8. In JD Salinger’s “Catcher in the Rye”, I believe Holden says “goddamm” oh… 238 times? and they mention the F-word too. and he gets a prostitute and engages in underage drinking.
    but its still a classic, its still and amazing piece of literature, and it is still my favorite book ever.

    *sigh* people upset me.

  9. I have to say it’s very difficult to maintain my composure when I see such ignorance happening all around me. I can’t even imagine if I had a book that was being challenged like this. I think I’d lose my mind from anger and frustration! It amazes me that such close-minded people are allowed to dictate to an entire population what everyone else’s children can and cannot read just because they don’t want their own kids reading it!!!

  10. And we didn’t have to get parental permission to read it in 10th grade either. And yet this book (and others) are being challenged because they’re “modern” and “new” and “holy crap our kids can’t POSSIBLY be exposed to these ideas!!!!!!”

  11. exactly! books like that are far less shocking to children these days then they would have been back in Salinger’s time. (not that it was terribly long ago)


    Don’t people realize the futility of banning books? For one thing, too few people read anymore anyway. If you have a personal problem with your child reading a book, you can try to prevent him or her from reading it. But you have NO RIGHT to use your personal prejudice to take the opportunity to read anything — HOWEVER CONTROVERSIAL — away from the rest of us.

    For another thing, doesn’t this woman realize that by attempting to ban the books, she is actually increasing the chances that it will be read? If a book was suddenly taken off the shelves of my school library because a parent insisted that it should be banned, well, I think I would want to get my hands on it and see what was oh-so-terrible about it. I think a lot of kids are the same way.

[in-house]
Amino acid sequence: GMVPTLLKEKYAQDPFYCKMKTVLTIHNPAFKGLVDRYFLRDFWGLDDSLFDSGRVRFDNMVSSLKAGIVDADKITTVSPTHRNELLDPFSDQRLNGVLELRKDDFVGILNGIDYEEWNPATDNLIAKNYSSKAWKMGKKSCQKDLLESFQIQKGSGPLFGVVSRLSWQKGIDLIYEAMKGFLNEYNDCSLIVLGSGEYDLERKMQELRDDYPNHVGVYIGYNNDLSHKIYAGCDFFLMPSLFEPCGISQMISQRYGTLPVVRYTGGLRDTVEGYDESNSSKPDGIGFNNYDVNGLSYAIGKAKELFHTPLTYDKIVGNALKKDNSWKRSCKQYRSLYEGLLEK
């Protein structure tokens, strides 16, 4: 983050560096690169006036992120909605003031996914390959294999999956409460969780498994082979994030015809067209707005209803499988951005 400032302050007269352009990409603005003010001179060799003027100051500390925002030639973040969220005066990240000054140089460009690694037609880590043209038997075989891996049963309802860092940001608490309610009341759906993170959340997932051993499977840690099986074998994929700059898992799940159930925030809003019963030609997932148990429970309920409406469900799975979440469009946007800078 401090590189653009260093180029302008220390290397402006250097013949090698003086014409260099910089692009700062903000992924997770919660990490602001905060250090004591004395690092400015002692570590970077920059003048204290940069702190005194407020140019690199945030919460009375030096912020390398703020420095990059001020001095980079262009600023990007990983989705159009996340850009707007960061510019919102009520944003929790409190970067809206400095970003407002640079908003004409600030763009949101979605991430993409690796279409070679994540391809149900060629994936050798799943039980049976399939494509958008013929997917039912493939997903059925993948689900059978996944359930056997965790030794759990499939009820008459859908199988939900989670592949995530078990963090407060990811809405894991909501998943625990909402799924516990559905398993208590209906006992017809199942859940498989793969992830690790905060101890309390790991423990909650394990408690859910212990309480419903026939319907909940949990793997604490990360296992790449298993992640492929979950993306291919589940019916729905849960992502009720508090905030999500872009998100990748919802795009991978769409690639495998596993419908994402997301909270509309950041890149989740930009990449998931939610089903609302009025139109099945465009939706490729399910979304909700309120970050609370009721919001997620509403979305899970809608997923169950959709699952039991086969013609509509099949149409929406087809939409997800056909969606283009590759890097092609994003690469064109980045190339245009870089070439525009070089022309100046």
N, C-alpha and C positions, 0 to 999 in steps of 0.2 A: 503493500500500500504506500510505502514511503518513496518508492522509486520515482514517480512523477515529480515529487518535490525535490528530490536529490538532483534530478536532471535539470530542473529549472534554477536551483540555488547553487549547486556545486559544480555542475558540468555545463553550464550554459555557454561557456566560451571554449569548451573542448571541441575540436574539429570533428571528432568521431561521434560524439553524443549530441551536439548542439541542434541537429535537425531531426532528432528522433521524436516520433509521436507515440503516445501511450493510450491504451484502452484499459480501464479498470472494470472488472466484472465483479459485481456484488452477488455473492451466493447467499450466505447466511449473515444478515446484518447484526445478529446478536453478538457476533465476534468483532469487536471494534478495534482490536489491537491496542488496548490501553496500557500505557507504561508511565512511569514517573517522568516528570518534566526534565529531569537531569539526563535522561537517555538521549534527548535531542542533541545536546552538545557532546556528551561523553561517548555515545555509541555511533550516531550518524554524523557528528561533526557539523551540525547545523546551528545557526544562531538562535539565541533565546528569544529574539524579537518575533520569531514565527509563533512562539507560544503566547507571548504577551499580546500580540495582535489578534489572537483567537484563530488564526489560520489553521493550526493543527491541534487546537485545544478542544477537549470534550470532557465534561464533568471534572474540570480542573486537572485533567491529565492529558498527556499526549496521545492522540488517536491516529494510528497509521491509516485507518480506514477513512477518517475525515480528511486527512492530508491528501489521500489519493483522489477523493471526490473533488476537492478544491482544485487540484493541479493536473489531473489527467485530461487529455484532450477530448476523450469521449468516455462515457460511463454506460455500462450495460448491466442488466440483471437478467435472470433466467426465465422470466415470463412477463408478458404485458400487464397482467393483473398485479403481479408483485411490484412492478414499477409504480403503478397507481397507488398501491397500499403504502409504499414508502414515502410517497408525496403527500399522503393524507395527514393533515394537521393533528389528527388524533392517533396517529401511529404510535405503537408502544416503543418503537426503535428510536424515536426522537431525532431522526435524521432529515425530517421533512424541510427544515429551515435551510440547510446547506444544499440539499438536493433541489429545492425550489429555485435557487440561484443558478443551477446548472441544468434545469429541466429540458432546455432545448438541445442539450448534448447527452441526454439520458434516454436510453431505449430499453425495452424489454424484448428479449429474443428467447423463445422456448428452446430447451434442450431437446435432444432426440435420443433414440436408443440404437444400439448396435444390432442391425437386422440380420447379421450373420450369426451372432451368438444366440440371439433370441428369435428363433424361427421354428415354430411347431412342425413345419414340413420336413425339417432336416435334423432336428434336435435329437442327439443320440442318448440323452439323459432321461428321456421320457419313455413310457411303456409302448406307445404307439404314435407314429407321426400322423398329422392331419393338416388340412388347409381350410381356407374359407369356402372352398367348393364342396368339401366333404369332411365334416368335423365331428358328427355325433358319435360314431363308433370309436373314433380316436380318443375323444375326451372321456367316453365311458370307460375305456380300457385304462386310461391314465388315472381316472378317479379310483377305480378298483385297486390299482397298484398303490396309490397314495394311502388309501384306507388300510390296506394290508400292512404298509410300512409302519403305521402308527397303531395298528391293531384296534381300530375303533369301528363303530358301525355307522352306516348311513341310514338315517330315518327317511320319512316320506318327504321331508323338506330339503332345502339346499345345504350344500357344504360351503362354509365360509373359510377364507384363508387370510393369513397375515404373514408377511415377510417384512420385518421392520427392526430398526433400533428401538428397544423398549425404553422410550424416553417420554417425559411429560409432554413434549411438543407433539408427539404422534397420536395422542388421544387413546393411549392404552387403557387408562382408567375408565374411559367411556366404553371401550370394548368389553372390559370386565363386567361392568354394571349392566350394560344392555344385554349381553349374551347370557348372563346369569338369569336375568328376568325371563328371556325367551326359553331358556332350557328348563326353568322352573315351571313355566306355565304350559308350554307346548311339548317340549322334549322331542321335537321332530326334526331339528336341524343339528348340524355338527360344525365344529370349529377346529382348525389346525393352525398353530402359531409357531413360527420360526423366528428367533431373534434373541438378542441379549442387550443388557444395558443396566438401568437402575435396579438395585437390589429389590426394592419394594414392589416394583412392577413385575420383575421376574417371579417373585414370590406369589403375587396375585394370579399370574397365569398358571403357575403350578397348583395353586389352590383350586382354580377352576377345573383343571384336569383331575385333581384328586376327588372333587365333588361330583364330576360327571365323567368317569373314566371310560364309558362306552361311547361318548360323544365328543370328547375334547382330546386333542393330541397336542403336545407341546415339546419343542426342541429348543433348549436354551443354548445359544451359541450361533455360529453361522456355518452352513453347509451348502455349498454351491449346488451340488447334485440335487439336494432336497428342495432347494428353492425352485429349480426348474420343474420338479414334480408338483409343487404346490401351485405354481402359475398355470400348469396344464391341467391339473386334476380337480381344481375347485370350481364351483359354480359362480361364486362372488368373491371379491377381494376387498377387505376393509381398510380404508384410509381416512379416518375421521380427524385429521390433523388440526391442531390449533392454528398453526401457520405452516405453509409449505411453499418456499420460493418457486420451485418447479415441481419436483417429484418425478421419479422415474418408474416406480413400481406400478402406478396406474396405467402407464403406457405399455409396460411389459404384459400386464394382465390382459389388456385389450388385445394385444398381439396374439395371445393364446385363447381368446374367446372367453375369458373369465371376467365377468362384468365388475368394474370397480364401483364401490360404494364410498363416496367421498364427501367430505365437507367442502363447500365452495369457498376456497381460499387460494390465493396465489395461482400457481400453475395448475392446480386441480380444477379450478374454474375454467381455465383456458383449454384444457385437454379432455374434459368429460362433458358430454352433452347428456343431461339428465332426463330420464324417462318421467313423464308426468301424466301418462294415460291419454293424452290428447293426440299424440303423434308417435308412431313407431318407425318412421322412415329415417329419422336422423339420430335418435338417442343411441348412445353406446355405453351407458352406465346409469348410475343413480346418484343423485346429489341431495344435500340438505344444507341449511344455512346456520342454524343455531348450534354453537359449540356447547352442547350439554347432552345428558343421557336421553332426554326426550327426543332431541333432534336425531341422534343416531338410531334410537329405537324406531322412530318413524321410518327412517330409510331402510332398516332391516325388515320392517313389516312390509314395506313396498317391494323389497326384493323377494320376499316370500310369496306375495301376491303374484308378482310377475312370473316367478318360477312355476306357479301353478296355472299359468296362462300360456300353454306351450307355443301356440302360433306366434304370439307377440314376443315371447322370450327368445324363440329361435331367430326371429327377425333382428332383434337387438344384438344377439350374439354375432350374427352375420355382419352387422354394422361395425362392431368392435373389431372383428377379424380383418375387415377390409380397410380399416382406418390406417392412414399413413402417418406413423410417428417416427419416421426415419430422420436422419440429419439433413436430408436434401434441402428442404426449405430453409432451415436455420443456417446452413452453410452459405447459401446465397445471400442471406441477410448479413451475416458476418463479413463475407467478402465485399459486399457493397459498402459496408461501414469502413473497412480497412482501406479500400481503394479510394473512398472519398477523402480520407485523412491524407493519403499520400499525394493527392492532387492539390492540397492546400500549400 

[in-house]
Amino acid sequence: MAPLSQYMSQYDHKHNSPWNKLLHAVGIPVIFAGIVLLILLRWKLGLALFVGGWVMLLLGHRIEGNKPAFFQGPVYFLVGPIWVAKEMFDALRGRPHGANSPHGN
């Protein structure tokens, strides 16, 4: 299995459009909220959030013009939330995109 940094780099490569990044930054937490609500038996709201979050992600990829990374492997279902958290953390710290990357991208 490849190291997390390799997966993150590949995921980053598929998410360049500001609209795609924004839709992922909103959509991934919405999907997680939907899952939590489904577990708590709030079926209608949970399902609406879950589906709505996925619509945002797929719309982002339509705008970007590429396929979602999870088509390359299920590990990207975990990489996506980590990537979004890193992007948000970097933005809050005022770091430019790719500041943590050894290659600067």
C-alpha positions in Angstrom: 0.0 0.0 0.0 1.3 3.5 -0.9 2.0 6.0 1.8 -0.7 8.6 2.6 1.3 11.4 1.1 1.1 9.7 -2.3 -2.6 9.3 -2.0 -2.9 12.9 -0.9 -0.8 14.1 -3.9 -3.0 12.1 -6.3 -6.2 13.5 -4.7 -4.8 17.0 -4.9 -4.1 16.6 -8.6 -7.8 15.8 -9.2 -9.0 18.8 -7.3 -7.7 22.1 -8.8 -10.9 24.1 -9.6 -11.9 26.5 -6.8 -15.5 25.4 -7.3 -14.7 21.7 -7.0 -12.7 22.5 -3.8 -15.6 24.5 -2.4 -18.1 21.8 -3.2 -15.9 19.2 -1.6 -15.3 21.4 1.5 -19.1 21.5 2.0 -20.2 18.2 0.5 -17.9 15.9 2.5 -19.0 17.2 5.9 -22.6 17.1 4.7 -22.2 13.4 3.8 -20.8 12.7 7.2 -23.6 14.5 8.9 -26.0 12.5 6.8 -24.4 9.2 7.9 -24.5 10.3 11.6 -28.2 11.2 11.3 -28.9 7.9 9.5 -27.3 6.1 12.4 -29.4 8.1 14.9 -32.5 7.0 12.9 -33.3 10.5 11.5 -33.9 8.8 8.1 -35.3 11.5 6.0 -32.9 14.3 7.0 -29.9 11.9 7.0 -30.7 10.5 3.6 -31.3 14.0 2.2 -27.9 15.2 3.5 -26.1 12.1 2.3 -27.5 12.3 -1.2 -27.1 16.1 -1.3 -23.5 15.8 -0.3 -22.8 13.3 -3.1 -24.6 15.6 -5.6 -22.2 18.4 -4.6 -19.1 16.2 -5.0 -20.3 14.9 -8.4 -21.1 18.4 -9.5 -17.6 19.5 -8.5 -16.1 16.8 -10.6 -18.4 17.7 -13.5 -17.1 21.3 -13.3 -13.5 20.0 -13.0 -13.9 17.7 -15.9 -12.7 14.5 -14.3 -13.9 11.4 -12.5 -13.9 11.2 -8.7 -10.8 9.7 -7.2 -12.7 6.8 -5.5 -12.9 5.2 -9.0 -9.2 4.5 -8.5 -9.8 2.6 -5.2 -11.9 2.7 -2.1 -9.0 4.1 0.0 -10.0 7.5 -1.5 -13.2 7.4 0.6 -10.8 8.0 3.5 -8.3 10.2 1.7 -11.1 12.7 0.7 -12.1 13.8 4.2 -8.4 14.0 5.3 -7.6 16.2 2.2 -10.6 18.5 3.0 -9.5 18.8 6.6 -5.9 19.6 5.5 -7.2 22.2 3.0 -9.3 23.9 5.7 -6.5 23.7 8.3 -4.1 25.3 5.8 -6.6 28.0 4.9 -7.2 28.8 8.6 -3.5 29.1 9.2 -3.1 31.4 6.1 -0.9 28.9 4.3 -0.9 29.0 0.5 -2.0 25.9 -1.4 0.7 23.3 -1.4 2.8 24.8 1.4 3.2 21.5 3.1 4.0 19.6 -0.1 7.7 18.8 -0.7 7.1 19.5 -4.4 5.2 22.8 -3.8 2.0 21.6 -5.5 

One more thing… the thing that makes books like TWISTED so good is that they actually seem real, BECAUSE of the content and such. Sure, parents don’t want their kids to use some language, but they aren’t going to start using it just because it’s in some book. If they don’t cuss before they read it, they’re not going to start shaming sailors after reading one freaking book. If you’re so worried about it, sit down and talk to your child and explain to him or her why you don’t approve of the book, but give him or her the option to read it if they want. Once he/she reads it, have a discussion with him/her about what he/she got from it… or even ask as he/she reads.

    As a young reader, I would just like to say that sure, sometimes I find some language unnecessary in books. However, I agree that sometimes it’s essential to the story. It’s also real— a lot of teens cuss, whether they read or not, so get over it, I say.

    I think we students should speak up for our right to read. It’s a dying art. Perhaps we should have a worldwide protest. It would be freaking awesome.

  13. I went back to the article see if my comment had posted, and it had – along with a ton more. Some of those comments make me want to cry – people likening your book to a child being raped? Ridiculous. I can’t believe people can think like this and still be functional in society. I don’t understand it!